Inquiring minds are looking at the latest inflation reports from Japan for clues in the success or failure of Abenomics and prime minister Shinzu Abe's stated goal of two percent inflation.In December, Japanese inflation fell to 0.5% despite massive economic loosening, a 1% rise in industrial production, and a dip in the unemployment rate to 3.4%, the lowest since 1997.
Econ Grapher submits:This week we look at the GDP numbers for Q2 from the US and South Korea. Then we look at the US consumer confidence and Case Shiller housing market data, and finish up with a look at inflation and unemployment in Japan, and New Zealand monetary policy.1. US GDP
Tokyo (AFP) - Japanese inflation remained tepid in June while household spending suffered a surprise drop, official data showed Friday, likely reinforcing the market's belief that the country's central bank will ease monetary policy again.
That thing must chug a lot of gas,” I said to my friend who was proudly running his right hand down the side of his big new SUV.
“Not an issue now,” he said as he stopped and patted the fuel cap, a confident gesture referring to low fuel prices. “Besides, it gets better mileage than the last beast I had.”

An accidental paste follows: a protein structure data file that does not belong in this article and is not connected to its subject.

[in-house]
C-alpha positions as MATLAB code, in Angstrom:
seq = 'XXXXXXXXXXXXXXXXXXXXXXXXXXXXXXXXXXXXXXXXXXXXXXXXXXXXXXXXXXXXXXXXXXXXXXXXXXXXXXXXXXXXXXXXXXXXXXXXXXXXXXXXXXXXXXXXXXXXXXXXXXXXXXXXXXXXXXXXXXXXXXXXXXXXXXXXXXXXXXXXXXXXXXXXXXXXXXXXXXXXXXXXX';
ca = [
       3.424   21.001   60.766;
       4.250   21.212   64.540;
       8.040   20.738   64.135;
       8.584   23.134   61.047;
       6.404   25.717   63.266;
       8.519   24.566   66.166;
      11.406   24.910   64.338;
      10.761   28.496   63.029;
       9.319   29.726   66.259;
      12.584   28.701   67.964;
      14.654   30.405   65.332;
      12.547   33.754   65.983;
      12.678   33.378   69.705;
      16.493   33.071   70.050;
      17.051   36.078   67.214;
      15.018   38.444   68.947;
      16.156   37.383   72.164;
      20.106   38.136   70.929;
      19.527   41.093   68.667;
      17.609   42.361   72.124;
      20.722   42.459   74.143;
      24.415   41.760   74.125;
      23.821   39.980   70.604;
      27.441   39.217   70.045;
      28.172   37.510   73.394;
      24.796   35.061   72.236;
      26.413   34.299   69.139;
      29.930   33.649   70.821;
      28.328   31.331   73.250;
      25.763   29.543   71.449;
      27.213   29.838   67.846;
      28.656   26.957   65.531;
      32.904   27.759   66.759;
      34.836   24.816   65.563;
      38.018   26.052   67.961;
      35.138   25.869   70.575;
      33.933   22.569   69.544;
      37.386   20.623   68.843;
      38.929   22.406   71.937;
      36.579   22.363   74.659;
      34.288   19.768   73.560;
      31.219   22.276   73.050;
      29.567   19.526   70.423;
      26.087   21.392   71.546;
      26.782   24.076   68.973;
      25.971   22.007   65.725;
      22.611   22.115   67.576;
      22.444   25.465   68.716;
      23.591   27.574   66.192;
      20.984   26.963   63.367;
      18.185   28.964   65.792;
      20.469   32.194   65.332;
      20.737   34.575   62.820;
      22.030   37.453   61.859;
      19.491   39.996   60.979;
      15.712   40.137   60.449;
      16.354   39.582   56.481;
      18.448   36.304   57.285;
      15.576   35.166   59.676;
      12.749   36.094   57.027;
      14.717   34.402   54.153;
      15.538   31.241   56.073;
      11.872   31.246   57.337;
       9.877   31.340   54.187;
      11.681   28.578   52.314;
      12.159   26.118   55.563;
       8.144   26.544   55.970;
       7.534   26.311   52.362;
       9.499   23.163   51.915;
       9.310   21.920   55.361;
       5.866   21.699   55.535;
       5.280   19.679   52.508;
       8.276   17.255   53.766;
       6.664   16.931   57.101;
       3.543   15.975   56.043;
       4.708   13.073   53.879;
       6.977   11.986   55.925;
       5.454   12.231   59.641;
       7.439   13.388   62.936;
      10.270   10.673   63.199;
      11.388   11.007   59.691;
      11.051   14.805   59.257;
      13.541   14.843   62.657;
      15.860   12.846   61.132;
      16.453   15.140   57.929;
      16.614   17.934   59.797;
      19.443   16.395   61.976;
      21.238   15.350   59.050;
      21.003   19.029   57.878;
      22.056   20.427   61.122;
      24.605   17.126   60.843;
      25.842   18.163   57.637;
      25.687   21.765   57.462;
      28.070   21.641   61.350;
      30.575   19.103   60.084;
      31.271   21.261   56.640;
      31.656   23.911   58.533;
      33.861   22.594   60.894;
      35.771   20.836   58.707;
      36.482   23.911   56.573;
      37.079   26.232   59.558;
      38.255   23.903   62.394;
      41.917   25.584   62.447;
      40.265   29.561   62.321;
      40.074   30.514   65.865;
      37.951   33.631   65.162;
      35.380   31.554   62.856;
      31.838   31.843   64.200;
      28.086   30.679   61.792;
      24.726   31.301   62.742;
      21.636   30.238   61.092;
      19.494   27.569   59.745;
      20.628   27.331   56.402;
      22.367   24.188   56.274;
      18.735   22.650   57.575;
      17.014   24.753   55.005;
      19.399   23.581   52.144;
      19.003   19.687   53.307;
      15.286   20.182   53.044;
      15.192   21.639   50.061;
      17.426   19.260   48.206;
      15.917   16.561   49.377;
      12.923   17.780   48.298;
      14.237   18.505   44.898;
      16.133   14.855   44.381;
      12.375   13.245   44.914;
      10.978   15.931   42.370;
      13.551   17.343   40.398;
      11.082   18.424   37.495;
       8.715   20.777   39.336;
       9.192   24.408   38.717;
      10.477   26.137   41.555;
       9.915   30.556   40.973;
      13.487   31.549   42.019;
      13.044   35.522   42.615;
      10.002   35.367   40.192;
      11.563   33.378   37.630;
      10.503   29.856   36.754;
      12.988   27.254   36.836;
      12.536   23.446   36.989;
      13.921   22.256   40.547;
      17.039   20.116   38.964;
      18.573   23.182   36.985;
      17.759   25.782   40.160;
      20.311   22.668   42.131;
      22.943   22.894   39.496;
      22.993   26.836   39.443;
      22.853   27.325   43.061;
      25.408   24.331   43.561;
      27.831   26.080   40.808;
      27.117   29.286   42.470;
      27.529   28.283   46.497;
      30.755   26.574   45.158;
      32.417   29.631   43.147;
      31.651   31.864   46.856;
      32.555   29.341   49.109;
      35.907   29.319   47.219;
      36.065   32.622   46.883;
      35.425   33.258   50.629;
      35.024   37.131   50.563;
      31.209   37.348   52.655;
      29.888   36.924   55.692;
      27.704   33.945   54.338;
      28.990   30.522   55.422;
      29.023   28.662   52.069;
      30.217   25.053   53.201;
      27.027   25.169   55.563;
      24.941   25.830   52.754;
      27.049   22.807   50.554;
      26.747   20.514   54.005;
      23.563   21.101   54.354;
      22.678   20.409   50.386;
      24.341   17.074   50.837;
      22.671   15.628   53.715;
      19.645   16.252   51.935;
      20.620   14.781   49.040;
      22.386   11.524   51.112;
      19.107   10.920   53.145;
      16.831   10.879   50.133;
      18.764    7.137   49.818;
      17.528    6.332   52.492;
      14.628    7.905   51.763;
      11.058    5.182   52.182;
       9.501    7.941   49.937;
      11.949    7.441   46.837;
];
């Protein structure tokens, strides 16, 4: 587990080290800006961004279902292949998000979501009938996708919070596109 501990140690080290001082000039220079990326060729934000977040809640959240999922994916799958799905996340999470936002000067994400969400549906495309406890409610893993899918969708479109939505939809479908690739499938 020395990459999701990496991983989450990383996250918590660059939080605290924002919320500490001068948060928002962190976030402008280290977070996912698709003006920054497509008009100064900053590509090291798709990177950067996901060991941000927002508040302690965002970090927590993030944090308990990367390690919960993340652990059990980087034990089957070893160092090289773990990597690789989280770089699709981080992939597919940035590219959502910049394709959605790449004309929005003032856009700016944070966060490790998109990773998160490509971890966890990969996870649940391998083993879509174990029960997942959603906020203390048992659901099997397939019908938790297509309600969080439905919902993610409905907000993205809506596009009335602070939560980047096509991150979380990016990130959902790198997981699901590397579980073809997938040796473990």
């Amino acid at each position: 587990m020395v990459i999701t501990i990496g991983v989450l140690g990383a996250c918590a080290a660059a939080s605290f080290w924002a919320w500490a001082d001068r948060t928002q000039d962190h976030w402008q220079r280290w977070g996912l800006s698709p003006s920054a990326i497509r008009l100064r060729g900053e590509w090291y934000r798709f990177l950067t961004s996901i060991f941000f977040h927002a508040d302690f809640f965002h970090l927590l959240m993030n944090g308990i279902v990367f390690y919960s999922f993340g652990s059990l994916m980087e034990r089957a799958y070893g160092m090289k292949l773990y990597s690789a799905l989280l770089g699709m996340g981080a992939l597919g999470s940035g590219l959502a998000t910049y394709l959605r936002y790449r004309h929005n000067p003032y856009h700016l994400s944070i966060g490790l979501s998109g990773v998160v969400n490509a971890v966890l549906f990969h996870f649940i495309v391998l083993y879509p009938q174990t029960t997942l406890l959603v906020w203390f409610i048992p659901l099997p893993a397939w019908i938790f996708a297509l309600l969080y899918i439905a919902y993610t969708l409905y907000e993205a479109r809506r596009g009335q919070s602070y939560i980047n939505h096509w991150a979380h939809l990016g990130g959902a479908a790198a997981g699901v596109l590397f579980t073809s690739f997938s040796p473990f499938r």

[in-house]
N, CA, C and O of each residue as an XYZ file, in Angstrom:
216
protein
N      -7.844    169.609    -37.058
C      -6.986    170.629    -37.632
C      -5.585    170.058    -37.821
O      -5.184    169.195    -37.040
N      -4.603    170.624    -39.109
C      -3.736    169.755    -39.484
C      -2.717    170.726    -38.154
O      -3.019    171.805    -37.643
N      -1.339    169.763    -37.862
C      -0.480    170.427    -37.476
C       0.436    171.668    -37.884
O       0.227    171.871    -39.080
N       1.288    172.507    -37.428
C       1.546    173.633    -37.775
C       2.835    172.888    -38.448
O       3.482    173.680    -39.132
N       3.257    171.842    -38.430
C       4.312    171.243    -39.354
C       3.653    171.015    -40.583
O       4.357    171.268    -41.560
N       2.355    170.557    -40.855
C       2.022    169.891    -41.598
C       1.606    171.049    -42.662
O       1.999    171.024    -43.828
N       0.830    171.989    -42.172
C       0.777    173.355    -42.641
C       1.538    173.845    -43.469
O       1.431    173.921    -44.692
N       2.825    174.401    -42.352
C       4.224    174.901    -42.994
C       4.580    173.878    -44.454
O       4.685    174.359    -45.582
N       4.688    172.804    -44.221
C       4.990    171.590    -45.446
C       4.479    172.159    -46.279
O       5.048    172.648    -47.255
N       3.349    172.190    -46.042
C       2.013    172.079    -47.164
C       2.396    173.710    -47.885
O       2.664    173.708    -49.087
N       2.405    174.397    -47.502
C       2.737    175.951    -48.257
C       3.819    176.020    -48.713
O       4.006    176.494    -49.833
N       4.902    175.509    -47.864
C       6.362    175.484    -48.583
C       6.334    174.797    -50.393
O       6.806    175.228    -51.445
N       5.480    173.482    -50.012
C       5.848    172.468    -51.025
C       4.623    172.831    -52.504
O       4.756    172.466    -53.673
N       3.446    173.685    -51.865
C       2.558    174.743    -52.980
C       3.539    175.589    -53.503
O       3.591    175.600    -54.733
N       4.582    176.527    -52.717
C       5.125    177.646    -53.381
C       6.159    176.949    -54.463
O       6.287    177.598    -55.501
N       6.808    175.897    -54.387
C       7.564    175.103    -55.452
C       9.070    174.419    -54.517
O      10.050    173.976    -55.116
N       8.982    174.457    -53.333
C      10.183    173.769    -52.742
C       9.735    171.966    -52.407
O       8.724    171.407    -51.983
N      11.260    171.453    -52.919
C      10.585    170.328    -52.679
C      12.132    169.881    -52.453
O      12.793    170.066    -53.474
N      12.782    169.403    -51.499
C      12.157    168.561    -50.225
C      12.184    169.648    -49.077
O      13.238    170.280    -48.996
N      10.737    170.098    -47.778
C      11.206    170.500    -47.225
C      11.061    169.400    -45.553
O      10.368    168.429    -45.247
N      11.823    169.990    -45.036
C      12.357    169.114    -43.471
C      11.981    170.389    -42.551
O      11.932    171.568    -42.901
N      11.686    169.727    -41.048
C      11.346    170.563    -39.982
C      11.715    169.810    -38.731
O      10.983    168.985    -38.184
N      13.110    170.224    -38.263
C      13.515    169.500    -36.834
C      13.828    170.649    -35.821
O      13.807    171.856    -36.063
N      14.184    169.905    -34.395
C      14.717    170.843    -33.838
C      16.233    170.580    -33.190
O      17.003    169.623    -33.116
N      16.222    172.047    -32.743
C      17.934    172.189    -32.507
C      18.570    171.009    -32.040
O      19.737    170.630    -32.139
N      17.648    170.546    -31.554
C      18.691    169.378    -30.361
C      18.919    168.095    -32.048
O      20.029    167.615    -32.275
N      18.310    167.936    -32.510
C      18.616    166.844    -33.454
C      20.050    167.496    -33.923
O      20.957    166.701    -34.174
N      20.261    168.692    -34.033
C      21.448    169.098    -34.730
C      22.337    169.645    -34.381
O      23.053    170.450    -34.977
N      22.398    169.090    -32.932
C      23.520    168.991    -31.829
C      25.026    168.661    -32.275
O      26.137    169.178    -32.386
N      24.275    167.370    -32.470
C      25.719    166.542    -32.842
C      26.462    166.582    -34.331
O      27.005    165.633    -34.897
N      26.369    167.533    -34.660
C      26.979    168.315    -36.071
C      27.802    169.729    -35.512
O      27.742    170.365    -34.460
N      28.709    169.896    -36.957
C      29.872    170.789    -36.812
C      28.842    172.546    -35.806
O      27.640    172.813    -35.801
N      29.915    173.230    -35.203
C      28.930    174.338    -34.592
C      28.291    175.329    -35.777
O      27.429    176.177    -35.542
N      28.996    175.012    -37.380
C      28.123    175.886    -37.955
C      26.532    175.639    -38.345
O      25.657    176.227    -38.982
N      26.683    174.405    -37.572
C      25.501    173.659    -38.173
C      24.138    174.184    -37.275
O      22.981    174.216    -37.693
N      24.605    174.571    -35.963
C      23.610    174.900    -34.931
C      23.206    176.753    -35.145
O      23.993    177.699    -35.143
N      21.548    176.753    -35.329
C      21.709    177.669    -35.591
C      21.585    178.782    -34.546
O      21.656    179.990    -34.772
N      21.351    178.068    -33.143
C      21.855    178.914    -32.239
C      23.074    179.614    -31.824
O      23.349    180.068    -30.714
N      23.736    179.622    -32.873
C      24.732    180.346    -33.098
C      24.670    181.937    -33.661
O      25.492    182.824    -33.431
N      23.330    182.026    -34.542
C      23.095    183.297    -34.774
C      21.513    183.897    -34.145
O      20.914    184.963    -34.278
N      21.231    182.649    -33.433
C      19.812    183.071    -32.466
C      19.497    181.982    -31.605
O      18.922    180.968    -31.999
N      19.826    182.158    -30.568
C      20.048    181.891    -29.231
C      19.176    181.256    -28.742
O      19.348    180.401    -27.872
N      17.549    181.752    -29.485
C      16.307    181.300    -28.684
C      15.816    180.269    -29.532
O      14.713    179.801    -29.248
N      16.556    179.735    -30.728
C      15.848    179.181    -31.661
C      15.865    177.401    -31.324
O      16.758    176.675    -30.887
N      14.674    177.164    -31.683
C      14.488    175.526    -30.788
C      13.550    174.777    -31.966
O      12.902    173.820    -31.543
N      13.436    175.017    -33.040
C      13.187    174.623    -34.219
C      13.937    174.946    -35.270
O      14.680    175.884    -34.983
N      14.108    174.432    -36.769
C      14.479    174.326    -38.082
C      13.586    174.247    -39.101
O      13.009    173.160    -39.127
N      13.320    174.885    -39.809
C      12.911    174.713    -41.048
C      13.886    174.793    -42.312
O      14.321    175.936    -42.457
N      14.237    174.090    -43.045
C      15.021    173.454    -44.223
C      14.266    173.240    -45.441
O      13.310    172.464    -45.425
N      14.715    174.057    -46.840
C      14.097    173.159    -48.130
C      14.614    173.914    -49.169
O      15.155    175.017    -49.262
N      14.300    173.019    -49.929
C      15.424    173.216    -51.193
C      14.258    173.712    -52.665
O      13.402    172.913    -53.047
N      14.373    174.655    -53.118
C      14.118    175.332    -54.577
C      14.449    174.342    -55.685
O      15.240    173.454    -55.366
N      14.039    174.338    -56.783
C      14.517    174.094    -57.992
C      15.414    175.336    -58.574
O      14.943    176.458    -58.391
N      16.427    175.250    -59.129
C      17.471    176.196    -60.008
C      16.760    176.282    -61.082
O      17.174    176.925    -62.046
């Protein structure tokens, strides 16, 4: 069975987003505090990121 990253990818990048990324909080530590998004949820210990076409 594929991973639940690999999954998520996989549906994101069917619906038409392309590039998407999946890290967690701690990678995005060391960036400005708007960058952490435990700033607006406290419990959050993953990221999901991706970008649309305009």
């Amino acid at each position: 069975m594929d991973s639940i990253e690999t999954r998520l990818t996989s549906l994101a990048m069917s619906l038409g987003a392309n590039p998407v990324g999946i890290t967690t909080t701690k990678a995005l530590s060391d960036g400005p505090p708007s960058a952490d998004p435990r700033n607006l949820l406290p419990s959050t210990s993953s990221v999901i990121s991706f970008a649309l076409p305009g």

The Dow Jones US Airlines index was the best-performing index in the US last year. Delta Air Lines, Inc. led gains among US carriers, seeing its stock price more than double in 2013. In a continuation of the airline industry’s strong performance last year, the AMEX Airline Index (XAL) has risen nearly 18% so far this year, even though the S&P 500 Index (SPX) has managed to gain only 2%.
Over the past several years, alongside the increasingly more "hedonically" doctored government inflation data, the Producer Price report has slowly but surely lost its significance. Today's report was no different: according to the BLS' seasonal adjustments, July PPI data was unchanged, dropping from the 0.8% increase in June and missing expectations of a 0.3% increase. This was driven by a -0.2% drop in energy finished good prices after a surge of 2.9% and 1.3% in energy prices in June and May, with food prices unchanged on the month.
OTTAWA — Consumer prices picked up slightly last month, led by higher costs for natural gas and food, as inflation remained subdued in Canada — ensuring little change to interest rates anytime soon.
Overall, prices rose 0.7% in May from the same month a year earlier, compared to an annual pace of 0.4% in April, Statistics Canada said Friday. Economists were expecting a year-over-year increase of 0.9% in May.